Where are the fans?

Years later, both of our kids played high school sports. One, basketball. One, volleyball. I loved going to their games, but there wasn’t the same enthusiasm I remembered among the fans. Strange. Here were teams playing their hearts out with only a handful of parents and spectators in the stands. What a shame. Then our son rowed crew in college and we enjoyed his regattas, but of course, there ARE no stands and no collected fan base, so that was an experience of a very different kind. For sure, no one was doing the wave along the banks. In fact, the only waves were the ripples on the Charles River. Years passed in my life with minimal sports involvement.

Constant action

Then, everything changed recently when our daughter became a San Jose Sharks fan, and we started watching the games on TV together. I was amazed with the skill and dexterity of the players. . . and the refs! Skating backwards out of the skirmish is pretty incredible to me. I admit that I have some of the skinniest ankles in the world, so I can’t even imagine standing upright on skates for more than 5 seconds at a time. Yet those guys run, turn, and do all sorts of antics on those dangerously sharp and slippery blades—for more than an hour. Whew!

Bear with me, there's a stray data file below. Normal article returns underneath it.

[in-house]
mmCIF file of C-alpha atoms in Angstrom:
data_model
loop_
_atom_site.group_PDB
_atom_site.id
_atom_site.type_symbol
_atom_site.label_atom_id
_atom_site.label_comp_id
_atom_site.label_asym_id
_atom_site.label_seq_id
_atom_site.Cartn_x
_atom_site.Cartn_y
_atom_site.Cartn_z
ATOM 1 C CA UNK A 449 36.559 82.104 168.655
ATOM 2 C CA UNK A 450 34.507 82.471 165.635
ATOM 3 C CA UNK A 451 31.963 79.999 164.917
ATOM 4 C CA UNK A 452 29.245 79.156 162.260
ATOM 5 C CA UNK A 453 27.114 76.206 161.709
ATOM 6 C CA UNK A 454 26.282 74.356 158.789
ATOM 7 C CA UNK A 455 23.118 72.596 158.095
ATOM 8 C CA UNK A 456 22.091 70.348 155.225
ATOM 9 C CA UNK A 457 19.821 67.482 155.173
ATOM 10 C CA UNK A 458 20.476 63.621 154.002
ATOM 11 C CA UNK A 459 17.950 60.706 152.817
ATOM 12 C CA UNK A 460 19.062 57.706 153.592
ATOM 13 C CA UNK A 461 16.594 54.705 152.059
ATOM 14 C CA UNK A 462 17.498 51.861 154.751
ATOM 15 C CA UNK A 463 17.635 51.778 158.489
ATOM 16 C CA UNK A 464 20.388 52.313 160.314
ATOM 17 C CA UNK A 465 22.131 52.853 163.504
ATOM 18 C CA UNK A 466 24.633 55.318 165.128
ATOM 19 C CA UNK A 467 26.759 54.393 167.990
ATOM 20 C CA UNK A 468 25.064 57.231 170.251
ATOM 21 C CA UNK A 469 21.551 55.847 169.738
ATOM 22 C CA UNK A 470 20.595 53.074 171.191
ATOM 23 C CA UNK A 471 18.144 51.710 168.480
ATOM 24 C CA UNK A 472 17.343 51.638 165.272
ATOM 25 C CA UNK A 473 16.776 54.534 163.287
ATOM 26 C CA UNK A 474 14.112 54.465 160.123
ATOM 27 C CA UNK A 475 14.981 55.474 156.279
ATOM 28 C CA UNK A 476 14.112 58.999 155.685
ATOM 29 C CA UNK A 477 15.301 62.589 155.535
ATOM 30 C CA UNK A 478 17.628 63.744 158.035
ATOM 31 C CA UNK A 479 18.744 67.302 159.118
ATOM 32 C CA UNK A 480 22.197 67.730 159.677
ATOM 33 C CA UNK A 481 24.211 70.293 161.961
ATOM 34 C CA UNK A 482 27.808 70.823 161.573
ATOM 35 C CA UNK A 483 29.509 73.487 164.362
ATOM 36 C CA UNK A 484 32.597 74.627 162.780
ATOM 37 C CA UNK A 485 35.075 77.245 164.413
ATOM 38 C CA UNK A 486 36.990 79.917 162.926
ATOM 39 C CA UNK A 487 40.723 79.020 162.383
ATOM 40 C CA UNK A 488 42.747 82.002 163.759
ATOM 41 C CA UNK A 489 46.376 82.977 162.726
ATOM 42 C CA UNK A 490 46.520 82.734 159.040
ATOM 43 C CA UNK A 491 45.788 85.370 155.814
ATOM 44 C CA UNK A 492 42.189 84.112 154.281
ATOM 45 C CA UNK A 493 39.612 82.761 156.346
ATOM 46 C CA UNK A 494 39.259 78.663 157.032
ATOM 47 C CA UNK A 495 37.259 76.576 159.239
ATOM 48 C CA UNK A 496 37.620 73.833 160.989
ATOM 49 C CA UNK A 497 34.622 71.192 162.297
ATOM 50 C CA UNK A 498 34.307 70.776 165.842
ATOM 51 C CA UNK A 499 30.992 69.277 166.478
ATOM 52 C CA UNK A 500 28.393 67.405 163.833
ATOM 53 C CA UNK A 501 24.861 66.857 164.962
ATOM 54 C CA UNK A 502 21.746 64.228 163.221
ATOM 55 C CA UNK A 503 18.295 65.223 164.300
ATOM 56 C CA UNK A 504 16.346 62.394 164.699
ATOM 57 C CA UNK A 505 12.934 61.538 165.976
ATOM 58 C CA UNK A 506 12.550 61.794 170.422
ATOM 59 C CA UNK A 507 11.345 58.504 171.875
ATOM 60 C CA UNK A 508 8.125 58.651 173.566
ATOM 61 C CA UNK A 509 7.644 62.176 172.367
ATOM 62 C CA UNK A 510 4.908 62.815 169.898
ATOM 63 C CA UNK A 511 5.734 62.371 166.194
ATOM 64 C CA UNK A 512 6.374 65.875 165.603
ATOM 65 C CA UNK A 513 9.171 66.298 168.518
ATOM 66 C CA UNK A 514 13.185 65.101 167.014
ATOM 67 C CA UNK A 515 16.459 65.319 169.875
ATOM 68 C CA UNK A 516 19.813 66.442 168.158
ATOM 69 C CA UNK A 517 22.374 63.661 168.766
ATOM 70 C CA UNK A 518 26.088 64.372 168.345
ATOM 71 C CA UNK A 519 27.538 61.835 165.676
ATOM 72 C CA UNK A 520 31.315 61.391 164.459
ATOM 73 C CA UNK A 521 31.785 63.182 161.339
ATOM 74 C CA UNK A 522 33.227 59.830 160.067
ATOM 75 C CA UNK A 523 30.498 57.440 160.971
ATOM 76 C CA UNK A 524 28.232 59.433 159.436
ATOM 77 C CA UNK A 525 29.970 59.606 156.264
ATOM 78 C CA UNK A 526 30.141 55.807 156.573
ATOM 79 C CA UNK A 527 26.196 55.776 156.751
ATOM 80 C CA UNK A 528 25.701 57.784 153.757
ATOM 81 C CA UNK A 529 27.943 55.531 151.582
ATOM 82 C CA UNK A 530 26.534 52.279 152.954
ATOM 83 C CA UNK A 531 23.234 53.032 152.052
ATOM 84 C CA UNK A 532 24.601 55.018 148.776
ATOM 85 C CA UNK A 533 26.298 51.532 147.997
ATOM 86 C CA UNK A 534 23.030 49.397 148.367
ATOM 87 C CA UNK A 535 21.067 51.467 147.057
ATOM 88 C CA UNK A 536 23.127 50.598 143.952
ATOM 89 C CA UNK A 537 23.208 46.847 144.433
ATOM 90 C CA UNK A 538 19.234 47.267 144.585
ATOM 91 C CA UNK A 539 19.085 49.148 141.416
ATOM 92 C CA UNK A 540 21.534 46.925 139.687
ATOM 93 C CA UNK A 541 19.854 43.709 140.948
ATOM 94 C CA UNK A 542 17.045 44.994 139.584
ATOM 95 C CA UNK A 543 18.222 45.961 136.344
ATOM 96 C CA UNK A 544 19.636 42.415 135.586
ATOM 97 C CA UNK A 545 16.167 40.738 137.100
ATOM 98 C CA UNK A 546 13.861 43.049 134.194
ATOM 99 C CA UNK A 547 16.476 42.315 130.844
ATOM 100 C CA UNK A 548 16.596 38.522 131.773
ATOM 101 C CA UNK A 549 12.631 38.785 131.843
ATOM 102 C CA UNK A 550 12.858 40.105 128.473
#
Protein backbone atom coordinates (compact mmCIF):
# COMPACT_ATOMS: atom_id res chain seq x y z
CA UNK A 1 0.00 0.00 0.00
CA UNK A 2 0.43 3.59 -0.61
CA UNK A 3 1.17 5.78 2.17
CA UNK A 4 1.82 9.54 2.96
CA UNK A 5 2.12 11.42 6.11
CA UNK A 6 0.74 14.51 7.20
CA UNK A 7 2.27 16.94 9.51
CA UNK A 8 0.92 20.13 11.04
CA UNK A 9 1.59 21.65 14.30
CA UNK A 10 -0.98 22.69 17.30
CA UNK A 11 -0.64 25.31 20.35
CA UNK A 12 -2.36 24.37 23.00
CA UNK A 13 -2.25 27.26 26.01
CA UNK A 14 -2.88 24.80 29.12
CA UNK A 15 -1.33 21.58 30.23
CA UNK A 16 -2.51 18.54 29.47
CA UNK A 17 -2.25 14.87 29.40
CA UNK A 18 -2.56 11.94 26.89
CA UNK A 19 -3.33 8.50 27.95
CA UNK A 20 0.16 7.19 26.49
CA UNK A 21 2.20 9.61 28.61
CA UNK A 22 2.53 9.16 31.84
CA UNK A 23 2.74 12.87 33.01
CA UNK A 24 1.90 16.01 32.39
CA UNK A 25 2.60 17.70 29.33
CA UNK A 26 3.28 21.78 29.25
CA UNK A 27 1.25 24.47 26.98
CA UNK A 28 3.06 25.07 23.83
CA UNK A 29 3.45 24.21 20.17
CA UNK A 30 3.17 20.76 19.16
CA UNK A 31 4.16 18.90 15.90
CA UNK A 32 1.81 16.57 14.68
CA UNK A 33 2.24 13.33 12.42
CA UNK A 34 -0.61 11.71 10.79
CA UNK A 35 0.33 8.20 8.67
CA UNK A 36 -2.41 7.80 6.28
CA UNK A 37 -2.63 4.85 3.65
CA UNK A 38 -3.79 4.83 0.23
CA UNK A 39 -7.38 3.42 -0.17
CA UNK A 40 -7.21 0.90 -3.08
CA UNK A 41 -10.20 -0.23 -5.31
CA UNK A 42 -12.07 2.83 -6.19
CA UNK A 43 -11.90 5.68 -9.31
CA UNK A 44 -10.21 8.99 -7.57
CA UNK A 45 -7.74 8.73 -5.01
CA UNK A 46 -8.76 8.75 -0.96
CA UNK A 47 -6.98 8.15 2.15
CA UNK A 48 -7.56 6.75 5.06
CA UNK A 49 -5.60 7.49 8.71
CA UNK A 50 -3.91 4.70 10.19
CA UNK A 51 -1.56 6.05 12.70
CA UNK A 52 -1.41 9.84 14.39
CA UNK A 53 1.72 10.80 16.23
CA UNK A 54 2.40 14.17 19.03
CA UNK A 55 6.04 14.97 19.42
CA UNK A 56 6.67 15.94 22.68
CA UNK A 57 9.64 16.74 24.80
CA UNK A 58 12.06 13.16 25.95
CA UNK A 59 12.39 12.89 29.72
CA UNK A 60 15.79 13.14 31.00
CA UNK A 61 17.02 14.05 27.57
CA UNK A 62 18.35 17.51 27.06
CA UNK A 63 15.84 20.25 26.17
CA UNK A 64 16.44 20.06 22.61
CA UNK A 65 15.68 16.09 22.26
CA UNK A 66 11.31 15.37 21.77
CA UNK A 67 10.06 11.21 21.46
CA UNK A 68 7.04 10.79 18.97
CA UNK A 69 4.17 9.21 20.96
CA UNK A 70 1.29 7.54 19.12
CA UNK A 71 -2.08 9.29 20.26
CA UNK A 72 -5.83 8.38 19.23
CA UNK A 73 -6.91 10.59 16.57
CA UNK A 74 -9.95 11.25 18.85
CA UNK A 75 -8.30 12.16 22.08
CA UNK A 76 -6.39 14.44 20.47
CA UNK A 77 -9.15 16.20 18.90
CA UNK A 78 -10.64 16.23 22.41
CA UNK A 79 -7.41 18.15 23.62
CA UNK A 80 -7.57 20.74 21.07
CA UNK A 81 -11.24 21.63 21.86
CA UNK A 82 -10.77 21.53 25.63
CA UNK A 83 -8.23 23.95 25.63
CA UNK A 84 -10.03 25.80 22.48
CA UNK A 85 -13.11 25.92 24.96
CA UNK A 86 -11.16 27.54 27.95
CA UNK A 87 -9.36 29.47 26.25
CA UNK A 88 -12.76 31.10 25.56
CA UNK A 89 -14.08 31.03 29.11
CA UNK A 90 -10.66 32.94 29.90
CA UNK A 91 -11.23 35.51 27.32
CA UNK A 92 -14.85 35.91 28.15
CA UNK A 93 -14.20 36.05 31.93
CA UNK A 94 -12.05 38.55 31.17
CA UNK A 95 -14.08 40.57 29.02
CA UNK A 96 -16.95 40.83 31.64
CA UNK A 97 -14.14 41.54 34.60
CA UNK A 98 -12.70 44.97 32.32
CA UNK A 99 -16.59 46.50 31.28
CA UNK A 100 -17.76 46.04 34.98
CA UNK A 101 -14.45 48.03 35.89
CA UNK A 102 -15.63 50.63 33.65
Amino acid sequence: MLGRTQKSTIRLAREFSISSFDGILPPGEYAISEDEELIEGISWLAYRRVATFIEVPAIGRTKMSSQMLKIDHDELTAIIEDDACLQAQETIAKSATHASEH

SCORE!!

So here’s what I’ve figured out: hockey is a combination of football, as in “off sides”; basketball, as in “shots and rebounds”; golf—as a sport where you swing club-like sticks at a small object; rugby—where it gets a little crazy at times; and of course, roller-derby. I remember watching women roller skating frantically around that small oval track—all the while trying to beat the stuffing out of each other. Now that I think of it, hockey even has a bit of Big Time Wrestling mixed in there as well. What a strangely attractive sport! So hockey brings together elements of ALL those quirky games into one action-packed competition that really holds my attention.

International flair

I also like the global community that hockey represents. The announcer seems to be reading the last names from an international directory. Now, I know that the players are recruited from anywhere and everywhere the talent pops up. But, I like to imagine that SOMEONE says (just to be global), “Let’s draft a player from some other country. We don’t have anyone from that part of the world yet.” He/she then sticks another little round-tipped push-pin into a world map on the cork-board, indicating that all countries are equally represented. How continental!

Beautifully menacing!

I like that the San Jose team is called the Sharks. That makes perfect sense, being here on the west coast. And of course, the fans dress to coordinate with the team. Last night I heard an announcer call them, The Men of Teal. That’s pretty funny, taken directly from Superman’s description, as the Man of Steel. I don’t know who decided to make the shark mascot swim over those cool teal background shapes while chomping a hockey stick, but I guess it’s supposed to conjure up images of the powerful beauty of the blue-green ocean—kind of serene yet intimidating at the same time.